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Math Help - Incompressible Navier-Stokes Problem

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    Incompressible Navier-Stokes Problem

    I am stuck on this problem:

    Incompressible N-S

    \frac{d\vec{v}}{dt} + (\vec{v} \cdot \nabla)\vec{v} = - \nabla P + \vec{b} + \mu {\nabla }^{2} \vec{v}

    \mathrm{div}{\vec{v}} = 0

    Incompressible,

    \vec{b} = 0

    a < r < b

    Pressure is uniform with

    \frac{\mathrm{dP} }{\mathrm{dz}  } = -m

    \vec{v} = u \vec{{i}_{r}} + v \vec{{i}_{\theta}} + w \vec{{i}_{z}}

    u=v=0

    w=w(r)

    Show that

    \frac{\mathrm{{d}^{2}w}}{\mathrm{d{r}^{2}}} + \frac{1}{r}\frac{\mathrm{dw}}{\mathrm{dr}} = -\frac{m}{\mu}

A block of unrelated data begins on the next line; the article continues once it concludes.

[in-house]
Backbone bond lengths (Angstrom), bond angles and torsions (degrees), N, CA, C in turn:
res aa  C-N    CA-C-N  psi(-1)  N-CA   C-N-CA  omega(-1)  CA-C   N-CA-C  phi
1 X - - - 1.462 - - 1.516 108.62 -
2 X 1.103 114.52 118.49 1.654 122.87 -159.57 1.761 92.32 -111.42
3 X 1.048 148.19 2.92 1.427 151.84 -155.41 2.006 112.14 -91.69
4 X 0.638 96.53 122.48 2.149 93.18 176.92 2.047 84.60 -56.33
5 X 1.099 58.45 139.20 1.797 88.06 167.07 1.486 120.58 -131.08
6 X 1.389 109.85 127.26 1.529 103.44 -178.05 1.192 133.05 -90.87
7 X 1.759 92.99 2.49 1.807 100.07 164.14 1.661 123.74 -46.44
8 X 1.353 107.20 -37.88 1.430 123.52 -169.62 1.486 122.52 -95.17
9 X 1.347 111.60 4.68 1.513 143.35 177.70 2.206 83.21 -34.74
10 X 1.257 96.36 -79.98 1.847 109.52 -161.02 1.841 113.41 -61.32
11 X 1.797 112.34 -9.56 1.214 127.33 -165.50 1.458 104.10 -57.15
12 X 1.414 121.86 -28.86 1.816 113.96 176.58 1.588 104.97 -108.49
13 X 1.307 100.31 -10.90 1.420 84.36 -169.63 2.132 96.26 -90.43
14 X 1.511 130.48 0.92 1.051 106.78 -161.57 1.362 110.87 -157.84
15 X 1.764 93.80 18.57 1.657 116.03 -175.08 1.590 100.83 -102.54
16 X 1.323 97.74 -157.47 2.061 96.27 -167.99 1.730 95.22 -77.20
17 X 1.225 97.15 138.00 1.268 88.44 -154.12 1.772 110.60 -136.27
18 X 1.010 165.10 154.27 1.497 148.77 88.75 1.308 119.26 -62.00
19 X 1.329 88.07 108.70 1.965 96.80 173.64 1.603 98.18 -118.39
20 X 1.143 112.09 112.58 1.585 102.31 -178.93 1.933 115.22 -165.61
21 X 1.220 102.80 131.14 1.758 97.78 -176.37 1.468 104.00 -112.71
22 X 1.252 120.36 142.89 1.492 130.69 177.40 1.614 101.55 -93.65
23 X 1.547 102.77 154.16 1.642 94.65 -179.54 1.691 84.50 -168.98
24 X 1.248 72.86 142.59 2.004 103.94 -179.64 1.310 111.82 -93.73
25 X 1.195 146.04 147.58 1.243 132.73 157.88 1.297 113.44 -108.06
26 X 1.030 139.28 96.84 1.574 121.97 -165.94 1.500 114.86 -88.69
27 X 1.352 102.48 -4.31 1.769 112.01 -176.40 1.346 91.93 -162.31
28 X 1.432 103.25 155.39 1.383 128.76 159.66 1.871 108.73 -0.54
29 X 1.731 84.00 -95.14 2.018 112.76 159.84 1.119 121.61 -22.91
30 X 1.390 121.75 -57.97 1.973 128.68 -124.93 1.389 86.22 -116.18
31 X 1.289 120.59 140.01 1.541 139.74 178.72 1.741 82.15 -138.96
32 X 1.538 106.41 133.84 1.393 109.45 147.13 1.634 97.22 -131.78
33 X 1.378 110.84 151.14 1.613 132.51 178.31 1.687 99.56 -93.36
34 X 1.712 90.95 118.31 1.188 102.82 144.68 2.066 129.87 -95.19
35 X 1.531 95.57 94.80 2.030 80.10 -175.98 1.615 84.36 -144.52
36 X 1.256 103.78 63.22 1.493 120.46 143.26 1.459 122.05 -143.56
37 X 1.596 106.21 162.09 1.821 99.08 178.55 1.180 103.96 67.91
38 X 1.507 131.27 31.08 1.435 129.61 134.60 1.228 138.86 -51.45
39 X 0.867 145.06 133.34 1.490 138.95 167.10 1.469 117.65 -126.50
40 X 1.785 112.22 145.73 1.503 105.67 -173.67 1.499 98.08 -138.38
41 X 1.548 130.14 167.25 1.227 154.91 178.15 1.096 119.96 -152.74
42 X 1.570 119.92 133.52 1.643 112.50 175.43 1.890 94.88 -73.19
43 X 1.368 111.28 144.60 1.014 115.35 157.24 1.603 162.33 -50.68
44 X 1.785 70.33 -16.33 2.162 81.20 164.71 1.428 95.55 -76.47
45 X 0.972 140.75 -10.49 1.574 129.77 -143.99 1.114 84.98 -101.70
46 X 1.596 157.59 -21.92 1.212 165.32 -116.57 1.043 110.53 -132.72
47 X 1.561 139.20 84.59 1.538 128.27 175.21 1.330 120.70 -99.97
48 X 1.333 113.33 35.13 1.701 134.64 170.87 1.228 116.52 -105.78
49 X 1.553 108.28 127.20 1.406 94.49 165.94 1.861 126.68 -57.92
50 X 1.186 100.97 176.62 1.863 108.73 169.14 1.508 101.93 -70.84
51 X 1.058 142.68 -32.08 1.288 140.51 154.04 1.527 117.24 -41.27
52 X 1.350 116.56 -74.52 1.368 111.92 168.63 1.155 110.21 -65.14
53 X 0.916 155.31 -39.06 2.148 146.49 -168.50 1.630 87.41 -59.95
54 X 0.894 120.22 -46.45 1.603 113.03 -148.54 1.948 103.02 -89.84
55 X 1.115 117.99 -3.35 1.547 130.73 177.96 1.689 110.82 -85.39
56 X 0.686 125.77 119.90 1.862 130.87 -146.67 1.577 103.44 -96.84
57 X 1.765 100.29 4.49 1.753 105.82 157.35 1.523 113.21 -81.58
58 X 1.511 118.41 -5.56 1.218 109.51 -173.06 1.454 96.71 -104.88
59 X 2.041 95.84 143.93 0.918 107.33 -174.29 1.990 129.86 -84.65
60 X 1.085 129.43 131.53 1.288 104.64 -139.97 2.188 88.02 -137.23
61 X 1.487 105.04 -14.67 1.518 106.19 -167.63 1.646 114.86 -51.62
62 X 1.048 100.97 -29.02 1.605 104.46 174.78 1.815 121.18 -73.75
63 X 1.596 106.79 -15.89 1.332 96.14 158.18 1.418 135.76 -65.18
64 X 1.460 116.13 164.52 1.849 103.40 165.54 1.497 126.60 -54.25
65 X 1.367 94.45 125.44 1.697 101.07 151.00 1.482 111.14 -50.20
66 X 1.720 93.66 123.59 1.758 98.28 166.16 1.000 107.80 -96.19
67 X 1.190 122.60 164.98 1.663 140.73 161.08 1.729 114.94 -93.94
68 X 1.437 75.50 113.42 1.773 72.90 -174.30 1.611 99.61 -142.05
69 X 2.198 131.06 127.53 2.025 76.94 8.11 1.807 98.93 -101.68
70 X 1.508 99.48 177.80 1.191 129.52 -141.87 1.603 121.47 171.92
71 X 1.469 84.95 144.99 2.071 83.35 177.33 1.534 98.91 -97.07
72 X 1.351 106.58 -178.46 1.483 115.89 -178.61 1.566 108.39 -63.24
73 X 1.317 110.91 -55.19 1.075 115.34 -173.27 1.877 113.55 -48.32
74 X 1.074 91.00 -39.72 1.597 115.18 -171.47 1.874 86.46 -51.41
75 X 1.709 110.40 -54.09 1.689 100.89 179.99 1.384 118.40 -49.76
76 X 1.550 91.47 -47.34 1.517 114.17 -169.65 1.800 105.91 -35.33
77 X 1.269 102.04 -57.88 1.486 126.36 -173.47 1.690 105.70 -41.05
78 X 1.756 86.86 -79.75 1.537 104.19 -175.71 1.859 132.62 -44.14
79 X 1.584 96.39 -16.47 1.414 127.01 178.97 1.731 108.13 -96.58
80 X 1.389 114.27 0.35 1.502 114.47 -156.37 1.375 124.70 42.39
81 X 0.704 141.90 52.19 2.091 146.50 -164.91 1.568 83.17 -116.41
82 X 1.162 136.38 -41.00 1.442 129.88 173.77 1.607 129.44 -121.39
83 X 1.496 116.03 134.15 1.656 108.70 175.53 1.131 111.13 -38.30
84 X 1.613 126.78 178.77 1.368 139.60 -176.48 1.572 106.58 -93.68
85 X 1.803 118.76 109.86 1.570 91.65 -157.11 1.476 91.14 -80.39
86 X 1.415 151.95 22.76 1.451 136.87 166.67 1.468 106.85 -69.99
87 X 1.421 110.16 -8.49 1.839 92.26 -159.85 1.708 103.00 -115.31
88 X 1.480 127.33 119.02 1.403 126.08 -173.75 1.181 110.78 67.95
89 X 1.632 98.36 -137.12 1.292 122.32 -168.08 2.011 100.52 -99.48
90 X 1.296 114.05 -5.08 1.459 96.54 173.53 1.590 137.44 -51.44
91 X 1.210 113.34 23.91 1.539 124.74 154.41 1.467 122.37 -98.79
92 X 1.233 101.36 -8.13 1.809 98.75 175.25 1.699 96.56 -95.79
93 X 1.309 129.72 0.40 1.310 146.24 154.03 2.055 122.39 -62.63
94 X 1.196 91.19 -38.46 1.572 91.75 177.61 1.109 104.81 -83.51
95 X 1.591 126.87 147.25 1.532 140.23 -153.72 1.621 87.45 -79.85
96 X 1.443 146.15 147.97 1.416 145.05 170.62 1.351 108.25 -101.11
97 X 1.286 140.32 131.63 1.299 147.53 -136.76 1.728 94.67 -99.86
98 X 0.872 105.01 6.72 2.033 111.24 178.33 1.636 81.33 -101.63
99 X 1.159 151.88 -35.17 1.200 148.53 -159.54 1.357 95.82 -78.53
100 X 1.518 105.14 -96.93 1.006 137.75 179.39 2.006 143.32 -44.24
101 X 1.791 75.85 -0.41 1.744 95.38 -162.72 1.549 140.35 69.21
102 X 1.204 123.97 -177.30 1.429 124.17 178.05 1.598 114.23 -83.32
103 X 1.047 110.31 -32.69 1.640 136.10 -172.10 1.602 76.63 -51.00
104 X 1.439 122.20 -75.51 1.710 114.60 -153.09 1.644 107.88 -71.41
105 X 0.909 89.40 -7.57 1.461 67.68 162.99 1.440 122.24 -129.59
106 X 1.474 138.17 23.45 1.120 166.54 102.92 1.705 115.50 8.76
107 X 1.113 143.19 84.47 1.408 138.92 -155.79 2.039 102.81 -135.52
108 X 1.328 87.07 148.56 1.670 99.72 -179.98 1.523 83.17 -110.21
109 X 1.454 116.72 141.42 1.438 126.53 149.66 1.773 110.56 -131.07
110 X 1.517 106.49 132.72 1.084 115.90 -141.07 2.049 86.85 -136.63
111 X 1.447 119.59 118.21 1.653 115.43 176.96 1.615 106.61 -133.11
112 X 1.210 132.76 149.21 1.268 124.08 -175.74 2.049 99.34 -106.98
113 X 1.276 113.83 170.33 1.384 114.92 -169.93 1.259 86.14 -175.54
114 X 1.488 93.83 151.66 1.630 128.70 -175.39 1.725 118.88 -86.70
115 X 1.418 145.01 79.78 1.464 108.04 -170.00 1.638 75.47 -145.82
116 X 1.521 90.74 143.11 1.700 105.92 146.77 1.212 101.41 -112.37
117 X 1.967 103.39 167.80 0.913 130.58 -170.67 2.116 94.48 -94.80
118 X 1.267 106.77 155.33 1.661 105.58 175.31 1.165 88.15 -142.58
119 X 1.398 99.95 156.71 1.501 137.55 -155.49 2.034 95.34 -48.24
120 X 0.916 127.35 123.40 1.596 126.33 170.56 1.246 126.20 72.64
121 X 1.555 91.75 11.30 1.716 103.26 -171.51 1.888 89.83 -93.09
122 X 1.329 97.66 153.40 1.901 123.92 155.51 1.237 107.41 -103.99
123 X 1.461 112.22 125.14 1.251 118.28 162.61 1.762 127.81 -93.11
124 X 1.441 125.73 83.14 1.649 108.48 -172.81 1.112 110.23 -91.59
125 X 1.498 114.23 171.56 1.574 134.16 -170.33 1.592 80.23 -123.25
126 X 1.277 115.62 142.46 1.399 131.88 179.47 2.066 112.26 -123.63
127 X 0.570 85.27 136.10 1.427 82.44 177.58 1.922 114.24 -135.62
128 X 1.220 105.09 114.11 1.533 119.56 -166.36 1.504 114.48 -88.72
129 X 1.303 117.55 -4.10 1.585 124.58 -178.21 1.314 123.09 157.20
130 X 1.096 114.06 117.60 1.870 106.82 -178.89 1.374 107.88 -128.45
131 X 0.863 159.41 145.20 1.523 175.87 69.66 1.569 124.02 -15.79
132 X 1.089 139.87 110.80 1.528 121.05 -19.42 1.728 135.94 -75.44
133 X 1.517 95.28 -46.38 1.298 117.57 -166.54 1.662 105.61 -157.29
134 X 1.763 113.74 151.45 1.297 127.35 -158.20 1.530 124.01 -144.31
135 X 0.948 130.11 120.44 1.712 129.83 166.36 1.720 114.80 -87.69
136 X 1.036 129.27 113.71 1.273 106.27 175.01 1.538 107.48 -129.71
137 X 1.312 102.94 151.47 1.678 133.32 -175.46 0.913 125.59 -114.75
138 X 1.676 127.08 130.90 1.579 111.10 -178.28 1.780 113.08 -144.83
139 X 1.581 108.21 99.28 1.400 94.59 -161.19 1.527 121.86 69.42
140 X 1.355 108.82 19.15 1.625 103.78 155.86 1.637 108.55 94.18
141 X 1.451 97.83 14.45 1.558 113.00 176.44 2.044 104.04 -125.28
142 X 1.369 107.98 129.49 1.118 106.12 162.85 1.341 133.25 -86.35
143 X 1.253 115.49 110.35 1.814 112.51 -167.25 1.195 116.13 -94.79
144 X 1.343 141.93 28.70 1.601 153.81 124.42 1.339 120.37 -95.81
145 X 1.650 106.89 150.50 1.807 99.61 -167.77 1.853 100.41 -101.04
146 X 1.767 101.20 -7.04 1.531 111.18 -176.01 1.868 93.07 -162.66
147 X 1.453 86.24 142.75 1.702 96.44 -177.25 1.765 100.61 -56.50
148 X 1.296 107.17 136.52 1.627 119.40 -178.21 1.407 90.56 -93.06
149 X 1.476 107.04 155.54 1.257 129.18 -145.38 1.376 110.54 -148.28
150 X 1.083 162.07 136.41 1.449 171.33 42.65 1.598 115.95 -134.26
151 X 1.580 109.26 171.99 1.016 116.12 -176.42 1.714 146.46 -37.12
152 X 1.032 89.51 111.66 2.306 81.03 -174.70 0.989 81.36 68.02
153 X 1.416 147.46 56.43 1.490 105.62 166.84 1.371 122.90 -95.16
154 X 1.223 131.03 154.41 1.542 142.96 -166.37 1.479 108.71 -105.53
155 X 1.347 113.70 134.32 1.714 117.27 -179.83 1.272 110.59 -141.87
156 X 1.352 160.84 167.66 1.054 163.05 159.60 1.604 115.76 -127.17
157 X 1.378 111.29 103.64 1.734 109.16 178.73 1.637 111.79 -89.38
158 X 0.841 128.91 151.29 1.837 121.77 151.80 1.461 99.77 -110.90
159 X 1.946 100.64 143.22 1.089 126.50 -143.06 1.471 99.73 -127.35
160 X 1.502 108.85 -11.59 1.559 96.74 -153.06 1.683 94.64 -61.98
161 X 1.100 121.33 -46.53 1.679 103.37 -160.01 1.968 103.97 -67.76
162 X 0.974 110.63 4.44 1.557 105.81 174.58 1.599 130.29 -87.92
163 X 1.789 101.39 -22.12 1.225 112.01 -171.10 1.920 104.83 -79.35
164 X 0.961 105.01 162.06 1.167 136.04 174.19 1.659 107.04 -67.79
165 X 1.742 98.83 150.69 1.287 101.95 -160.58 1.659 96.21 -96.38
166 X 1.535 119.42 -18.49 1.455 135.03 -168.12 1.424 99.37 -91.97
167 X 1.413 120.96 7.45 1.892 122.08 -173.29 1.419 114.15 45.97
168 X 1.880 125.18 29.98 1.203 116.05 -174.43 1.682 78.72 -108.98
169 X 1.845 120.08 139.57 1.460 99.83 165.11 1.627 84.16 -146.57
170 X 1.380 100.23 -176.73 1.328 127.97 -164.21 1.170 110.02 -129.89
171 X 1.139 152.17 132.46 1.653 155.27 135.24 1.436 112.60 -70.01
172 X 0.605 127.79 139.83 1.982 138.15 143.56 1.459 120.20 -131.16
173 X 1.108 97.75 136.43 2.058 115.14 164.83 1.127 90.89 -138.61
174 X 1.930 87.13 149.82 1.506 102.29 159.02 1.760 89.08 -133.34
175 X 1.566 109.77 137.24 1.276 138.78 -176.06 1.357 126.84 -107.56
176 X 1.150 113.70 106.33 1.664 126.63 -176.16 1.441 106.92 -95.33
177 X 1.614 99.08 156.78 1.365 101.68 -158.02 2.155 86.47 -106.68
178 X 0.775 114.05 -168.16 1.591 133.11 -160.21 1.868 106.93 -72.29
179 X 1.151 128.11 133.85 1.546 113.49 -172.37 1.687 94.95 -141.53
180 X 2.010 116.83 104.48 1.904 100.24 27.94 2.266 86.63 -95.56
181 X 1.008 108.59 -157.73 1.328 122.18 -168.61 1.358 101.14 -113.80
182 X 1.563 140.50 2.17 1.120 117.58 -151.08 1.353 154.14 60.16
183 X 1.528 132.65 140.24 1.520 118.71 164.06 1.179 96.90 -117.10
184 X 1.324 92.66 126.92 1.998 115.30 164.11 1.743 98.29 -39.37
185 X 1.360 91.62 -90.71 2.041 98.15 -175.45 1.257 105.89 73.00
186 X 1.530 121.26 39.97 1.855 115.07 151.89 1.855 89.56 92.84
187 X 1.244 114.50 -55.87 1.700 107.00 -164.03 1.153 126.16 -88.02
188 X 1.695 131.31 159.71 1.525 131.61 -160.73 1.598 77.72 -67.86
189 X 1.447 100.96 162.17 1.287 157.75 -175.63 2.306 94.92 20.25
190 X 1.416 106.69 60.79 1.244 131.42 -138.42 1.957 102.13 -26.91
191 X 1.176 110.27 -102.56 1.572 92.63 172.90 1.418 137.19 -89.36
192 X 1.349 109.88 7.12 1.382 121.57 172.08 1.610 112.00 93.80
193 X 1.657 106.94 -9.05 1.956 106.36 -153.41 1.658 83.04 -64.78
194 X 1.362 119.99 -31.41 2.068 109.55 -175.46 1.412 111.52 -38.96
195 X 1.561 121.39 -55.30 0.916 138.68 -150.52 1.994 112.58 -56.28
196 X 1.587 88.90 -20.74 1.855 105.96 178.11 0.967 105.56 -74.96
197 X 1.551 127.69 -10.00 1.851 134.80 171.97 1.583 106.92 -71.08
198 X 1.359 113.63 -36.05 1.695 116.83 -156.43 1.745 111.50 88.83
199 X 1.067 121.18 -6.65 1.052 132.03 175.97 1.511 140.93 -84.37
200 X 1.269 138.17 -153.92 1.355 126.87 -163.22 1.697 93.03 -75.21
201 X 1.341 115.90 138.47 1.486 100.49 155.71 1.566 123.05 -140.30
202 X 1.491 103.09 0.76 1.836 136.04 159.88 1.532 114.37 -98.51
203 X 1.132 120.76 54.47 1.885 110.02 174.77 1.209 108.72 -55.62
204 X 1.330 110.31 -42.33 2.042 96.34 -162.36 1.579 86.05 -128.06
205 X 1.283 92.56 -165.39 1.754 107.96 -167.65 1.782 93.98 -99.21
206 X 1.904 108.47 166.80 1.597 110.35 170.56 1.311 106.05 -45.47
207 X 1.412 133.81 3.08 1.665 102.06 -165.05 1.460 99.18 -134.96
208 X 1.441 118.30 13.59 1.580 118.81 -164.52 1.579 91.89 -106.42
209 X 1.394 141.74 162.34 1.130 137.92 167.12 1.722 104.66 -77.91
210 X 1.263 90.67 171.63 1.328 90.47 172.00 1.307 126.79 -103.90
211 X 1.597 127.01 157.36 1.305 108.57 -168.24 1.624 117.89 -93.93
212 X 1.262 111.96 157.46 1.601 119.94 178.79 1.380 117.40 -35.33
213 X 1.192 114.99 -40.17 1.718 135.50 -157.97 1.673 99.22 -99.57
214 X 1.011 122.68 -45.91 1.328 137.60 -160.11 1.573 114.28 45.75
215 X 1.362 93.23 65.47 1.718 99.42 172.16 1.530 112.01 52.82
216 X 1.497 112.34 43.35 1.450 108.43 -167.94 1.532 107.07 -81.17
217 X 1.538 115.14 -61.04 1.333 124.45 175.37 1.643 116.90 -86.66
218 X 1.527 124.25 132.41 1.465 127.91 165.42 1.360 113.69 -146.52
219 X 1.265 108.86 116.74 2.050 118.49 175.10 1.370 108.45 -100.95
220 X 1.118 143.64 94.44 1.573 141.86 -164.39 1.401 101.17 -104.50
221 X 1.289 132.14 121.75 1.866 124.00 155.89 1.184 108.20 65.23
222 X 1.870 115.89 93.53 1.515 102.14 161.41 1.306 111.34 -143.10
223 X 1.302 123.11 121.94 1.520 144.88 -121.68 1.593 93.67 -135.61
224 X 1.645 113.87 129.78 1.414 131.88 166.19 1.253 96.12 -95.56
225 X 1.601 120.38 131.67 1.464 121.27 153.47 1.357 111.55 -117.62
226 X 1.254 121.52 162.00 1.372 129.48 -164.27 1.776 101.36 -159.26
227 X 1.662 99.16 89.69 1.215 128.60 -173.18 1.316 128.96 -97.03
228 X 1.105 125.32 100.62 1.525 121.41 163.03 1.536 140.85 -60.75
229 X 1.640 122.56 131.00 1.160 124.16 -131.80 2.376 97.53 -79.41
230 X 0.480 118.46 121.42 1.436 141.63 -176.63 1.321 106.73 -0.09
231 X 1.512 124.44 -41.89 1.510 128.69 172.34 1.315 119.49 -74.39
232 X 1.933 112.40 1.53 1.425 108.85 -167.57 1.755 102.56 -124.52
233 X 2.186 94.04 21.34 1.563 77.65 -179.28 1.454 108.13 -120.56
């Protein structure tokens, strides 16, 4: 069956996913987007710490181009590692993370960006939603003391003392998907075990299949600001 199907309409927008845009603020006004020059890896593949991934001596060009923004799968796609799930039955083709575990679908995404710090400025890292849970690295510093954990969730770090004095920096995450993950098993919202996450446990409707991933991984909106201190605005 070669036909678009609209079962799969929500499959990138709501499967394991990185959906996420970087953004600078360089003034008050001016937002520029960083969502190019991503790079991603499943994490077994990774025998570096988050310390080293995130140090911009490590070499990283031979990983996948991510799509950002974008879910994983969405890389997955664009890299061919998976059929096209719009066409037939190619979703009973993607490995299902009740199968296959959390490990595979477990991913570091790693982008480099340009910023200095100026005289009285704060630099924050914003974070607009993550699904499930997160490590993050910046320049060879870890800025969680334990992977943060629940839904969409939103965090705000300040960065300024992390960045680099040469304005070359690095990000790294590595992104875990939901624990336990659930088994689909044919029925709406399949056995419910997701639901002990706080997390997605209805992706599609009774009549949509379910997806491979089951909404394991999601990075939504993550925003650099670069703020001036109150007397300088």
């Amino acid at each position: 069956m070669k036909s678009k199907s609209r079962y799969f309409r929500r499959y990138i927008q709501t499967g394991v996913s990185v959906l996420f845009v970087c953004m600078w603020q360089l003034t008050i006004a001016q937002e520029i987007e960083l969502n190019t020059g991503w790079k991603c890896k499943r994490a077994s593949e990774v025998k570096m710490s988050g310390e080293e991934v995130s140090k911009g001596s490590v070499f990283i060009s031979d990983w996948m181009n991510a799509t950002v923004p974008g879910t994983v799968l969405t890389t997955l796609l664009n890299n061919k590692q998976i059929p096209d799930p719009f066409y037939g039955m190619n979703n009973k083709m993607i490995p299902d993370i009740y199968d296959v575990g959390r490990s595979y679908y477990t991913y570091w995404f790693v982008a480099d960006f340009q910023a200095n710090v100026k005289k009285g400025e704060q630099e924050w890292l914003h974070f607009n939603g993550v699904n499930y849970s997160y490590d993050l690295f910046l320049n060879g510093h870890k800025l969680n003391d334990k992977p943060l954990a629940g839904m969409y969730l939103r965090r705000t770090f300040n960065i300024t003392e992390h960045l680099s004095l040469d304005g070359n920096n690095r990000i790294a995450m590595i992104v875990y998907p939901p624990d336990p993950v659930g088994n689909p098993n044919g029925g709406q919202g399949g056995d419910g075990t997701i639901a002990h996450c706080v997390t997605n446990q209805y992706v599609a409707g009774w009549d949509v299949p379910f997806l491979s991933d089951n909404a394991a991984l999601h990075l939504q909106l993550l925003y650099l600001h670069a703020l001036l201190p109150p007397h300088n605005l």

with general solution

    w = A + B \log{r} - \frac{1}{4}\frac{m}{\mu}{r}^{2}

    Choose A and B to satisfy the no-slip because at r = a, r = b. Derive

    w(r) = \frac{1}{4}\frac{m}{\mu}[({a}^{2} - {r}^{2}) + ({b}^{2} - {a}^{2})\frac{\log{\frac{r}{a}}}{\log{\frac{b}{a}}  }}]

    __________________________________________________ _________

    Since posting this I have gotten farther, solving the differential equation as a linear nonhomogenious equation I get

    {w}_{c}={c}_{1} + \frac{{c}_{2}}{\exp}

    {w}_{p}={c}_{3} \cdot r

    meaning
    w = {w}_{c} + {w}_{p}

    plugging w back into the differential equation I get

    {c}_{3} = -\frac{m \cdot r}{4 \cdot \mu}

    this equation does satisfy the differential equation but as far as matching the equation for w above I dont understand how they are getting the B \log{r} term.
    Last edited by gamerman315; May 11th 2011 at 04:30 AM.
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